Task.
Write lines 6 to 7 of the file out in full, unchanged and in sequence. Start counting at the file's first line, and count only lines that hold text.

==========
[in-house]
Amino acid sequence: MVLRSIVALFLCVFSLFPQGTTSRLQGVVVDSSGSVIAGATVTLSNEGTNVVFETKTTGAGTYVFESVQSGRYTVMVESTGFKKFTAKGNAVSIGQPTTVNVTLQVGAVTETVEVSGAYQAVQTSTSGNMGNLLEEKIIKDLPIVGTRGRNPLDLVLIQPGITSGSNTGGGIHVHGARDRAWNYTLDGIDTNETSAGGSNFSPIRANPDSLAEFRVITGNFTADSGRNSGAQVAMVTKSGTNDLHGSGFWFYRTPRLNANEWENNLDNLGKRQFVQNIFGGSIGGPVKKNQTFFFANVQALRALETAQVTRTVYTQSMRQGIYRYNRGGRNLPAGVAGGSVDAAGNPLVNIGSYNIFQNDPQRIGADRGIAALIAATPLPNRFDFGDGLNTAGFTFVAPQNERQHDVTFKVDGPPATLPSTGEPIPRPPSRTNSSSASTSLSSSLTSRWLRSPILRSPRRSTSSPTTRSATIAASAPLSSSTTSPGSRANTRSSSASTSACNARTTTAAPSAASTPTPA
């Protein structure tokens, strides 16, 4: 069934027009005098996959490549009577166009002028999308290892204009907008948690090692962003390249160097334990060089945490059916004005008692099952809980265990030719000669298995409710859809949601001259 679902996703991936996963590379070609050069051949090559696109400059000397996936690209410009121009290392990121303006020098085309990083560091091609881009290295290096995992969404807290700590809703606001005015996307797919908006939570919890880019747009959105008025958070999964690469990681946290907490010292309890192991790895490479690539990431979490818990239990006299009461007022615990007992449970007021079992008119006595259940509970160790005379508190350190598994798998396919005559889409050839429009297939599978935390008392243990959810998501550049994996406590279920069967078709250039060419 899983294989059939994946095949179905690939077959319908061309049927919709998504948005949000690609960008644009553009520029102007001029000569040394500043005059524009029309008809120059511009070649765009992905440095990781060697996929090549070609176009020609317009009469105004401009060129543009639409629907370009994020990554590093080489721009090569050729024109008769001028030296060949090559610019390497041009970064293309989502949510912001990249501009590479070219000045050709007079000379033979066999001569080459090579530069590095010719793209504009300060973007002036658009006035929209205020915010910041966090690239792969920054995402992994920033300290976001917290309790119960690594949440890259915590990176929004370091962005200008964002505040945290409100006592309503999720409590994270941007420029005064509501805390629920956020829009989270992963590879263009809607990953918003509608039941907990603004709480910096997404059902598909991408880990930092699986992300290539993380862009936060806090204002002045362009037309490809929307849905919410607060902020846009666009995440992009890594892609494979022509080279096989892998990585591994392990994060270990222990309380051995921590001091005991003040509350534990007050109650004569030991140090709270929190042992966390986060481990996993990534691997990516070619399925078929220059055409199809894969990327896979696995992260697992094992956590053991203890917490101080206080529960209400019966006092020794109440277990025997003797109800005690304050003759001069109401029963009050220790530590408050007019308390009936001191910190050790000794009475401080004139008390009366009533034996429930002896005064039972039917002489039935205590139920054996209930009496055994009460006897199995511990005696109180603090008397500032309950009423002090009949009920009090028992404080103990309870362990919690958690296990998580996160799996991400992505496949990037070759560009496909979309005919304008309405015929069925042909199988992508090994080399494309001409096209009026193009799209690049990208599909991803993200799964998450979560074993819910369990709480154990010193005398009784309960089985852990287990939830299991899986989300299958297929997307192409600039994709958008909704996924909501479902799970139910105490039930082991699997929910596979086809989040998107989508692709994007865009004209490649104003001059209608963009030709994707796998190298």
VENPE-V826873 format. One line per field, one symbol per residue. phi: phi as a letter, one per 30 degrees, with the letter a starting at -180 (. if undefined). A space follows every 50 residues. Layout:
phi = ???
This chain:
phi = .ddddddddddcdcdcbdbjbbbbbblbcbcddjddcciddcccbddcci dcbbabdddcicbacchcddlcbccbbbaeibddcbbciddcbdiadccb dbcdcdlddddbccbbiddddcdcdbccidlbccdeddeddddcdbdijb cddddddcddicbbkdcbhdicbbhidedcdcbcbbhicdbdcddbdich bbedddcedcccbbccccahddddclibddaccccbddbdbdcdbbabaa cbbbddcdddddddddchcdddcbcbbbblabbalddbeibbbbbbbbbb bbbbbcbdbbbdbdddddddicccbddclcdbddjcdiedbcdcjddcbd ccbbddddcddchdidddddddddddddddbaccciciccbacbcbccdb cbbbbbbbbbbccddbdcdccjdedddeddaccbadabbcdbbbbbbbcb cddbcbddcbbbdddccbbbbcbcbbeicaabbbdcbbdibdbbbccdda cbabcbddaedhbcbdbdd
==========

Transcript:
This chain:
phi = .ddddddddddcdcdcbdbjbbbbbblbcbcddjddcciddcccbddcci dcbbabdddcicbacchcddlcbccbbbaeibddcbbciddcbdiadccb dbcdcdlddddbccbbiddddcdcdbccidlbccdeddeddddcdbdijb cddddddcddicbbkdcbhdicbbhidedcdcbcbbhicdbdcddbdich bbedddcedcccbbccccahddddclibddaccccbddbdbdcdbbabaa cbbbddcdddddddddchcdddcbcbbbblabbalddbeibbbbbbbbbb bbbbbcbdbbbdbdddddddicccbddclcdbddjcdiedbcdcjddcbd ccbbddddcddchdidddddddddddddddbaccciciccbacbcbccdb cbbbbbbbbbbccddbdcdccjdedddeddaccbadabbcdbbbbbbbcb cddbcbddcbbbdddccbbbbcbcbbeicaabbbdcbbdibdbbbccdda cbabcbddaedhbcbdbdd